The word charity brings to mind a number of alliterative definitions – conscience, compassion, consideration, concern – all of which children need to experience to understand what it means.
The experiences get filtered into knowledge, and as they grow, knowledge and experience together shape whom they become and what they do.
So how do children learn charity ?
We need to appreciate that the world of today’s child is vastly different from the one we inhabited as children. Ours was much simpler; today’s world is one that is instantly and unnervingly accessible through technology and a keystroke – both of which have become an intrinsic part of learning and leisure.
As a result of this immediacy of the moment, children are inundated and overwhelmed with unfiltered information – dire information in most instances; predictions, prophecies, facts and figures that presage gloom and doom – and which demand action, often immediate action.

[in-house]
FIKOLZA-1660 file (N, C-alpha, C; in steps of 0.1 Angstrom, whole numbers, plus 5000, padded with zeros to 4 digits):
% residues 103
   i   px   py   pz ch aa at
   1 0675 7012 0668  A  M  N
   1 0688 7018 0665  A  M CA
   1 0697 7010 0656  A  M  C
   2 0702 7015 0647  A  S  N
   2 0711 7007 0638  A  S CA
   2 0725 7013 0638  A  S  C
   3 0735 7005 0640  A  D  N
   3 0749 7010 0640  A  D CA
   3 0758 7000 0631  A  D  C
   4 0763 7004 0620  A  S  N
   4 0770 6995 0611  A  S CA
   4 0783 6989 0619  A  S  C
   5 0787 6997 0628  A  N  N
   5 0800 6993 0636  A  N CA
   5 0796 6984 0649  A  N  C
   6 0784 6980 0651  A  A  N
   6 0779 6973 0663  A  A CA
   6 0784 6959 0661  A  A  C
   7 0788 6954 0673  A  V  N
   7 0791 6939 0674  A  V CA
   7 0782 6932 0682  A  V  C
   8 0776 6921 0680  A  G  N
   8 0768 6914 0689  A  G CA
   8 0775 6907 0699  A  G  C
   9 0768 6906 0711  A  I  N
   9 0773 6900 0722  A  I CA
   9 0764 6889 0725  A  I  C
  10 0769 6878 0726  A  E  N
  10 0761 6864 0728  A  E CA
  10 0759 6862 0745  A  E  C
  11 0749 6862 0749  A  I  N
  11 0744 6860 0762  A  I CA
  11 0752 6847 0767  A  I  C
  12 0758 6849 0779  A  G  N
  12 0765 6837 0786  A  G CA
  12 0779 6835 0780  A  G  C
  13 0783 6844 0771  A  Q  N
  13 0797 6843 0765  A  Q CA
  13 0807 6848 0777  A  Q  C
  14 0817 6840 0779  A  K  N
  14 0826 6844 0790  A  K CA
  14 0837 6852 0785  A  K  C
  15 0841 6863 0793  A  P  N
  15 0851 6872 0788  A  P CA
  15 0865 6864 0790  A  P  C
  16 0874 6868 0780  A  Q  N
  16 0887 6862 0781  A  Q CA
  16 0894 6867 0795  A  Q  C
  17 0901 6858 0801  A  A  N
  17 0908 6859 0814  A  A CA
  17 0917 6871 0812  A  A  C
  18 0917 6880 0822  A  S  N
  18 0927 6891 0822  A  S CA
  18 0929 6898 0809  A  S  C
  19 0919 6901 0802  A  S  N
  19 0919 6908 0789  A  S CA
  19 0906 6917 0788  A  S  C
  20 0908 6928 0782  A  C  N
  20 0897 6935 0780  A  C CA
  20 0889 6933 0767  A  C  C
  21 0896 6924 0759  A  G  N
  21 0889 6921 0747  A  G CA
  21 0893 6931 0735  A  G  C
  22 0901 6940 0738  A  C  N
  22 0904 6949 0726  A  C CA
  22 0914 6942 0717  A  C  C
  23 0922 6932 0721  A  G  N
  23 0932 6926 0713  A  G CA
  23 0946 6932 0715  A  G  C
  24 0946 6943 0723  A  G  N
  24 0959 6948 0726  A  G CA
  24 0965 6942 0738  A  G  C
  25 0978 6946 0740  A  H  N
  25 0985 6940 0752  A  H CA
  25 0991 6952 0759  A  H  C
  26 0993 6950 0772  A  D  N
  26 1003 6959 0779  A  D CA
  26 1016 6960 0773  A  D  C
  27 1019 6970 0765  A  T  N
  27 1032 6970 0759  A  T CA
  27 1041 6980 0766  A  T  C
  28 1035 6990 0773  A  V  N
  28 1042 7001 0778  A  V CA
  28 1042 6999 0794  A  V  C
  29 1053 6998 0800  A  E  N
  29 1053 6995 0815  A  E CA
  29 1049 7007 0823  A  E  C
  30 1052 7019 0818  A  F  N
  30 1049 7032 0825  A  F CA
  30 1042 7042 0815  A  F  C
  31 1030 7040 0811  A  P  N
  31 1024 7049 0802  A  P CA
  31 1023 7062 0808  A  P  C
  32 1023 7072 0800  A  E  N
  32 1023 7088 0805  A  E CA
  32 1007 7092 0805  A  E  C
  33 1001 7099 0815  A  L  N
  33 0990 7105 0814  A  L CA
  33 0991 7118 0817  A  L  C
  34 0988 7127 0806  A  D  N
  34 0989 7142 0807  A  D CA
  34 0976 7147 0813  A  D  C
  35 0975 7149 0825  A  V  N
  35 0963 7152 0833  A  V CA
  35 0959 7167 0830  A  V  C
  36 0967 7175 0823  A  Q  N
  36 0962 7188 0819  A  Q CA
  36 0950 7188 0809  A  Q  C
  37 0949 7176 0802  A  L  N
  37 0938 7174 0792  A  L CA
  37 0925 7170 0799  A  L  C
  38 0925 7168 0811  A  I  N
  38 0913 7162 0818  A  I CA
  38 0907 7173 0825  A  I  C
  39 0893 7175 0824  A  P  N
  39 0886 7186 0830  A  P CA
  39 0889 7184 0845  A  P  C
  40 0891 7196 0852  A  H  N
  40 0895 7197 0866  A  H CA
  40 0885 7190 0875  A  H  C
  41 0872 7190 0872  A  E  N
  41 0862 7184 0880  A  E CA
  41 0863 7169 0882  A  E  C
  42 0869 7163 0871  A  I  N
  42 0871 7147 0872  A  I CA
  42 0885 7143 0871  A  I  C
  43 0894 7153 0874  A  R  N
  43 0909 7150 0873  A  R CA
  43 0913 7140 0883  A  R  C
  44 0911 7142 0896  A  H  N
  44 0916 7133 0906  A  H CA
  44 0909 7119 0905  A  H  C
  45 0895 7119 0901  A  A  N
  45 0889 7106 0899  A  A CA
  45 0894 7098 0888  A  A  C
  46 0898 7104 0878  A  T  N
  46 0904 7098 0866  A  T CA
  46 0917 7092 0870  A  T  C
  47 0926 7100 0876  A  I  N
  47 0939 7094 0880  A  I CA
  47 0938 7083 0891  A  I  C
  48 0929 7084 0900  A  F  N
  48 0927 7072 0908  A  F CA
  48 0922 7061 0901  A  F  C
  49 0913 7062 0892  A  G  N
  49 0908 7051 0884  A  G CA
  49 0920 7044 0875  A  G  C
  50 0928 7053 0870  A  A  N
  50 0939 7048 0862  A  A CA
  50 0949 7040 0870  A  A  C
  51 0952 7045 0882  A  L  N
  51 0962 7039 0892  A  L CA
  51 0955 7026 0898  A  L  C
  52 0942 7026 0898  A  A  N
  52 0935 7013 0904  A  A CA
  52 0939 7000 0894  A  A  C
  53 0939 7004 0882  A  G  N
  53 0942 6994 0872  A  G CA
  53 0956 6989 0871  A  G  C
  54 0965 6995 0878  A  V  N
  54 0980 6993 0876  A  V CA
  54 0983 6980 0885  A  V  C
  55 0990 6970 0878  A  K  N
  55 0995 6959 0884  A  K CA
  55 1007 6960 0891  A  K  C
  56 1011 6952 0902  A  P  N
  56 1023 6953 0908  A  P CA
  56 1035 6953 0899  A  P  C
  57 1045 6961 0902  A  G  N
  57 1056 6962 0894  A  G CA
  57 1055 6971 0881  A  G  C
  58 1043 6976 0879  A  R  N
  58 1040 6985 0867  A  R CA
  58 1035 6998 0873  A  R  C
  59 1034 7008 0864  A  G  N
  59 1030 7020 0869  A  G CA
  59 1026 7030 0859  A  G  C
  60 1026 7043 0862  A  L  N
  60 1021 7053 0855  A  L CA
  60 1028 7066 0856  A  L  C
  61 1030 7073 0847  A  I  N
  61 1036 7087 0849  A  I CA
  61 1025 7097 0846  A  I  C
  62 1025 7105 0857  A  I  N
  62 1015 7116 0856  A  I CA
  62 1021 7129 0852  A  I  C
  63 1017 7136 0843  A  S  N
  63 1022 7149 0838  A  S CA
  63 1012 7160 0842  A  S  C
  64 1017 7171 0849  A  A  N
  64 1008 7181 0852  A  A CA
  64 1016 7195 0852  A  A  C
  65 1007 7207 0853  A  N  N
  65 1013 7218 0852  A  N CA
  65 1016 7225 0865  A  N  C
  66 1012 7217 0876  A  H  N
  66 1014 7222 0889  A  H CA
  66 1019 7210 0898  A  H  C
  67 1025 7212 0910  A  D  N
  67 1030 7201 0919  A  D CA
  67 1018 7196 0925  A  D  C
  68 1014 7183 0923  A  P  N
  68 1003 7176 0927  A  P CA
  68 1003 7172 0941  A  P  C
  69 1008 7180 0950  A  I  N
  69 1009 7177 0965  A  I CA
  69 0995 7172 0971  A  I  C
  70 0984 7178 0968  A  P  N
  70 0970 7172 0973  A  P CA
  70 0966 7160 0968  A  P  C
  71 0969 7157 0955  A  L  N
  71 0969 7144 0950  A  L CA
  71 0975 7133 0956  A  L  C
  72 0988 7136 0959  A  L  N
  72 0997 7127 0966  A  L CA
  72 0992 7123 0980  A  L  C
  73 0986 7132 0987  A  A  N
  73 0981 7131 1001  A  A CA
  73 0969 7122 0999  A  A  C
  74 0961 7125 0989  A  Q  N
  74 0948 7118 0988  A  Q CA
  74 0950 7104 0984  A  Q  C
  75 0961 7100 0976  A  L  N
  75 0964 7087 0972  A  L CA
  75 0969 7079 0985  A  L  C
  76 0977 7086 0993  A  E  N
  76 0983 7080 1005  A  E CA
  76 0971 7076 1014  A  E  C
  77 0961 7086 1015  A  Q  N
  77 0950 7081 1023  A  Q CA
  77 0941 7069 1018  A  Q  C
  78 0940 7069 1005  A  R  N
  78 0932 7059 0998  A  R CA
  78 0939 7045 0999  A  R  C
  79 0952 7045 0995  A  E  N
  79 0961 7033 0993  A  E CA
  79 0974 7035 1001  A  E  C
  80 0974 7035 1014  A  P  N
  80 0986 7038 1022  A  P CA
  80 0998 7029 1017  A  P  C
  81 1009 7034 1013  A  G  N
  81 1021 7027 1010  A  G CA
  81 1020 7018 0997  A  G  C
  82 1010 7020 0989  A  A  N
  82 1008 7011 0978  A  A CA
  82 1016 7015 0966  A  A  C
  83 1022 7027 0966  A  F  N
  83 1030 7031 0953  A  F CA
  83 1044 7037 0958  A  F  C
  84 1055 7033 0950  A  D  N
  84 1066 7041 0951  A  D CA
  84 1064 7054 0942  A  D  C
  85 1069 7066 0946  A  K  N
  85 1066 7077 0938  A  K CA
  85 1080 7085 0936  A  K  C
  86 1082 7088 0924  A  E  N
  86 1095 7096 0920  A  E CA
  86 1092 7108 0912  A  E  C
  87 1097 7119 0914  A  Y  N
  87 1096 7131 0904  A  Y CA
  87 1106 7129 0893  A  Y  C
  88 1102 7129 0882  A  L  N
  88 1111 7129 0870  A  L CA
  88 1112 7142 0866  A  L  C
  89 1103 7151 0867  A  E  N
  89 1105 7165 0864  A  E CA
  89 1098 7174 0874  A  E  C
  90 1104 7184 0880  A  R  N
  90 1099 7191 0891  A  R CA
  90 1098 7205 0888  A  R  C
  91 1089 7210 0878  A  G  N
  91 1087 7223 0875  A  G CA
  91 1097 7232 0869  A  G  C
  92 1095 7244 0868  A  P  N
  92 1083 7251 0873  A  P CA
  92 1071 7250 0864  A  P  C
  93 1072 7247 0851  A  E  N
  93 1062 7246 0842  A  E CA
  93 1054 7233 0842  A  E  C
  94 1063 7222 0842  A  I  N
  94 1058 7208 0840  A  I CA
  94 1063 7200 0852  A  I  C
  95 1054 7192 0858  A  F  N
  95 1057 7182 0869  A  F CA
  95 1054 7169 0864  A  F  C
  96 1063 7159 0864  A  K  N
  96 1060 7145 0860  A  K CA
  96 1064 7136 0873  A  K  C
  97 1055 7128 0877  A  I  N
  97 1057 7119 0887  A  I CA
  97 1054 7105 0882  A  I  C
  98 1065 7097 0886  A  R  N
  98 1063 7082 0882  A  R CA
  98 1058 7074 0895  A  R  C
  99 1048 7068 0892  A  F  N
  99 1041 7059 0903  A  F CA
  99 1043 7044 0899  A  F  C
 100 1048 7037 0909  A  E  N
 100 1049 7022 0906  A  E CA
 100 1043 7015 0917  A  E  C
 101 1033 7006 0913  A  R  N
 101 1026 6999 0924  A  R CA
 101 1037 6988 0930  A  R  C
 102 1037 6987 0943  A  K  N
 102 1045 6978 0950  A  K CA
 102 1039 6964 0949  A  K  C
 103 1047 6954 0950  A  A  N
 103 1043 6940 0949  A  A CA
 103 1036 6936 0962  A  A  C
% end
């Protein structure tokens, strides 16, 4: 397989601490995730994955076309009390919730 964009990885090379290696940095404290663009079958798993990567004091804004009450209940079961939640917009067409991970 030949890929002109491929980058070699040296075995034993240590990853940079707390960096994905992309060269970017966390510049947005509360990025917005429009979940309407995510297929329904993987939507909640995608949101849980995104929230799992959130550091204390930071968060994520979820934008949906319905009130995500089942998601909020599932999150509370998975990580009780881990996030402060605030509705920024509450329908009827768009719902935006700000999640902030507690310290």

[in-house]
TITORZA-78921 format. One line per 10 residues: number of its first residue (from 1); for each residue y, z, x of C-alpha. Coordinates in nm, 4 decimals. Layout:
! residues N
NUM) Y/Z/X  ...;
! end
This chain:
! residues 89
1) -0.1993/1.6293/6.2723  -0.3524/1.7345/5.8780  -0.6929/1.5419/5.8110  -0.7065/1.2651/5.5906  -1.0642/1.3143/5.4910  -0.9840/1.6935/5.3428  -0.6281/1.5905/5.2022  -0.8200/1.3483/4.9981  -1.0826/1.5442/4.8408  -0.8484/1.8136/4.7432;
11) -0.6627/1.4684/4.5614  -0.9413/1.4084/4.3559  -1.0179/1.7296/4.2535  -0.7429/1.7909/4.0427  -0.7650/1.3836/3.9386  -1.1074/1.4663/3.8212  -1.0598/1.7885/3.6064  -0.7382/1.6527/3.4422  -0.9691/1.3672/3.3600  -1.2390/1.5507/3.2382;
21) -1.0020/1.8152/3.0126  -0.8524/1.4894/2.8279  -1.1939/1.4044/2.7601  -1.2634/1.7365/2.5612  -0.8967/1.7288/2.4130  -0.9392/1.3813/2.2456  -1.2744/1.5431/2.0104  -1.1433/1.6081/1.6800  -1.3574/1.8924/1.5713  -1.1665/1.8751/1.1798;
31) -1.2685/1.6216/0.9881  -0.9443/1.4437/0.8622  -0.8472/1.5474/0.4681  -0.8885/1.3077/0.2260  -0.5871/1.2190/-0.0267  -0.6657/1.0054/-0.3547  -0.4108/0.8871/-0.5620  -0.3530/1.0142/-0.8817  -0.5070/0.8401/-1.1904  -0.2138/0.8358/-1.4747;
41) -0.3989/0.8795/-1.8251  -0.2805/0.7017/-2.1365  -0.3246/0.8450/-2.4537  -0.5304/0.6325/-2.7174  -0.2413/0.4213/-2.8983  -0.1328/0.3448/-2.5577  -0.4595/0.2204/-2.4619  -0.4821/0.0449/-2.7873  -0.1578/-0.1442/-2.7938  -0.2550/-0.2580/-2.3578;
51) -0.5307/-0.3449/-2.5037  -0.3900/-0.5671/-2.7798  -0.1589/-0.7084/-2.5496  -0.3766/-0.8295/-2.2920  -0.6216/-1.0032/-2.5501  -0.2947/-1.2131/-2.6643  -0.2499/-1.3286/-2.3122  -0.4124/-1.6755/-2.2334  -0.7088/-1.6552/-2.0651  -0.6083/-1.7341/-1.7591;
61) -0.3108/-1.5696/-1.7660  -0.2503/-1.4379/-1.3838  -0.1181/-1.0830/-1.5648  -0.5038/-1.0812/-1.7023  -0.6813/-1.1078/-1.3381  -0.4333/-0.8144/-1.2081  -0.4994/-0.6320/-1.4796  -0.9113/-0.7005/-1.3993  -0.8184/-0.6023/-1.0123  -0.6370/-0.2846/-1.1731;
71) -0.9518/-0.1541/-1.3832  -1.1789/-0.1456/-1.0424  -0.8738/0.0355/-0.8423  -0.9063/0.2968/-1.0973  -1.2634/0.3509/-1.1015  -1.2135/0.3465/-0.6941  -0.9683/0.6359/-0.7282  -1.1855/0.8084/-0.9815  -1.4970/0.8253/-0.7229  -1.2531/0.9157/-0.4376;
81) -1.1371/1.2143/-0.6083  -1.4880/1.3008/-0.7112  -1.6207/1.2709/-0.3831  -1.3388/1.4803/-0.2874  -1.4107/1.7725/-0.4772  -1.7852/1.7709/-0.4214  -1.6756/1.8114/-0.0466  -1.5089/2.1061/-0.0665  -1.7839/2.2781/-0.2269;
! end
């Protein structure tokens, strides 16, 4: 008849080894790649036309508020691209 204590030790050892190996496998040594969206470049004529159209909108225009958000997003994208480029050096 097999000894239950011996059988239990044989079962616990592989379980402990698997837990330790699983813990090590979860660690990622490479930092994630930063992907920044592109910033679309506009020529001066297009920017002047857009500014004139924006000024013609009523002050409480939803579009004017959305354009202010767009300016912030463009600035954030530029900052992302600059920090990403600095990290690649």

At the same time, many of them (and especially in Singapore) are cocooned in a world of affluence, their reality often in direct contrast to what they see and hear.
Save the trees, save the world, help the animals, understand global warming … and in the same breath (and seamlessly), Halo’s latest thrill, phones that displace reality with a virtual world, television guaranteeing hours of inactivity, exotic travel destinations on tap …
It takes maturity to sift and absorb the multitude of messages, to not confuse and distort reality, to stay clear minded. It would not be at all surprising therefore if they choose to block out the world of pain at the risk of appearing insensitive and uncaring.
Awareness and sensitivity begins at home in everyday matters before it spreads out into the world.
Learning charity begins at home. It begins with small things … learning to care for yourself, your family (ten minutes with a grandparent ?), your friends … your pets, your plants, your surroundings … the ripple effect begins, creating wider circles that spread beyond home and country to touch the lives of others … who knows ?
Because we believe it all begins at home.